• GM open to HQ move as bankruptcy risk looms
  • GM open to HQ move as bankruptcy risk looms
  • GM open to HQ move as bankruptcy risk looms
  • GM open to HQ move as bankruptcy risk looms

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  1. #1
    Site Administrator Rob's Avatar
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    Default GM open to HQ move as bankruptcy risk looms

    GM open to HQ move as bankruptcy risk looms

    May 11, 2009 - 1:01 pm ET

    DETROIT (Reuters)
    - General Motors is open to considering moving its headquarters from Detroit, selling U.S. plants and renegotiating its restructuring plan with its major union as it heads toward probable bankruptcy, CEO Fritz Henderson said today.

    Henderson said it was more likely that GM was headed for bankruptcy by June 1 -- the U.S. government-imposed deadline for the automaker to restructure or face bankruptcy.

    "It's more probable that we would need to accomplish our goals in a bankruptcy," Henderson said on a conference call with reporters. "There's still a chance for it to be done outside a court proceeding."

    A move by GM to leave Detroit would represent another blow for the economy of a region already reeling from the bankruptcy of Chrysler LLC and the sharp downturn in auto manufacturing.

    GM purchased its glass-towered headquarters building, known as Detroit's Renaissance Center, last year for $625 million. The 100-year-old automaker has been based there since 1996.

    "As we look at the structure, look at the business, we're looking at everything, particularly as we slim down," Henderson said. "At this point, I don't have anything to report. We don't have any such plans, but if we did it would be motivated by business rationale, which would be cost-efficiency and speed."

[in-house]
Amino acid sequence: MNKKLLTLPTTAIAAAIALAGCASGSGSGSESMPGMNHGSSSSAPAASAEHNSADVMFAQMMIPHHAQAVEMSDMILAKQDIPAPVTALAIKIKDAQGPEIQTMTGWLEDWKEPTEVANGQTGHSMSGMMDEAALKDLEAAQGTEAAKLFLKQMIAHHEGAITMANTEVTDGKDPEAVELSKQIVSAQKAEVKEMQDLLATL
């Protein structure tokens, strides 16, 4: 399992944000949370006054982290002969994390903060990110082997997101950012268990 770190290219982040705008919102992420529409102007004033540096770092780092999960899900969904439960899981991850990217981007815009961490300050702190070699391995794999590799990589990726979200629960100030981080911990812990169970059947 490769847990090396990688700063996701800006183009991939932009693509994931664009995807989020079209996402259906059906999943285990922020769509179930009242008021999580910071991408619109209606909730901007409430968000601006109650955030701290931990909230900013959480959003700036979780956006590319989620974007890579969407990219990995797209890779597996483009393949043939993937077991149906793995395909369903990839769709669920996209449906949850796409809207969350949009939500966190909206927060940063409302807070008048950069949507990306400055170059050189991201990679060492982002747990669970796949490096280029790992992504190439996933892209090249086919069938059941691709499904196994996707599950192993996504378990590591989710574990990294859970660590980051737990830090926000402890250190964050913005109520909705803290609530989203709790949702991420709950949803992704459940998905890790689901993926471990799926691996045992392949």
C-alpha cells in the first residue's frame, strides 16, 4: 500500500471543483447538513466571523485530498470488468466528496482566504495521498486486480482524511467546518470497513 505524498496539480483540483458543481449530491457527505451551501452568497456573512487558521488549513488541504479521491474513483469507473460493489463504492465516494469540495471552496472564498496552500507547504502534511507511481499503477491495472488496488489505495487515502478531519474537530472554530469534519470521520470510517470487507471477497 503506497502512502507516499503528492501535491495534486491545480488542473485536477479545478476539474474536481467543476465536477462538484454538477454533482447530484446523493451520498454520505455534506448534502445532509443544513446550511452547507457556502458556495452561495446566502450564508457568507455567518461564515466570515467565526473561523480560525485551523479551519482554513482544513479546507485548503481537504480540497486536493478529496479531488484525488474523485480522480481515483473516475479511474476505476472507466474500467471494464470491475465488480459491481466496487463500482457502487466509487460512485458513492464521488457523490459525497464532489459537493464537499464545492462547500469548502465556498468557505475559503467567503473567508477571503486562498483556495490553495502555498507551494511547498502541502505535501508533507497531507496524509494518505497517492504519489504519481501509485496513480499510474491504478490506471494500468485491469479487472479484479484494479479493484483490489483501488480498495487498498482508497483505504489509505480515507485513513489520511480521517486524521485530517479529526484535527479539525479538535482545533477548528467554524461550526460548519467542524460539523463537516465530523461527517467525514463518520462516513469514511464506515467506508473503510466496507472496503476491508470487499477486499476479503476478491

GM needs to reach deals that would slash debt owed to bondholders and the UAW and to win concessions from the union that would cut operating costs for its remaining U.S. plants by the end of this month under terms set by the Obama administration's autos task force.

    It has already told bondholders that it would miss a $1 billion June 1 debt payment.

    The automaker has also restarted talks with the Canadian Auto Workers union just after that union agreed to a set of sweeping concessions to keep Chrysler from liquidation.

    The UAW, which is crucial to GM's turnaround plans since it is also a major creditor, has raised strong objections to GM's plans to increase vehicle imports from plants in Mexico and Korea, saying that runs against the job-saving intent of the U.S. government's support for the automaker.

    GM's current restructuring plan, which is supported by the U.S. autos task force headed by former investment banker Steve Rattner, would cut about 21,000 more U.S. factory jobs.

    But Henderson said GM was ready to negotiate everything with the UAW in talks now under way.
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  2. #2
    Member Kid_Again's Avatar
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    Hey Fritz!

    Your family open to moving to Guanzhou Province?

    Idiots. All of them.


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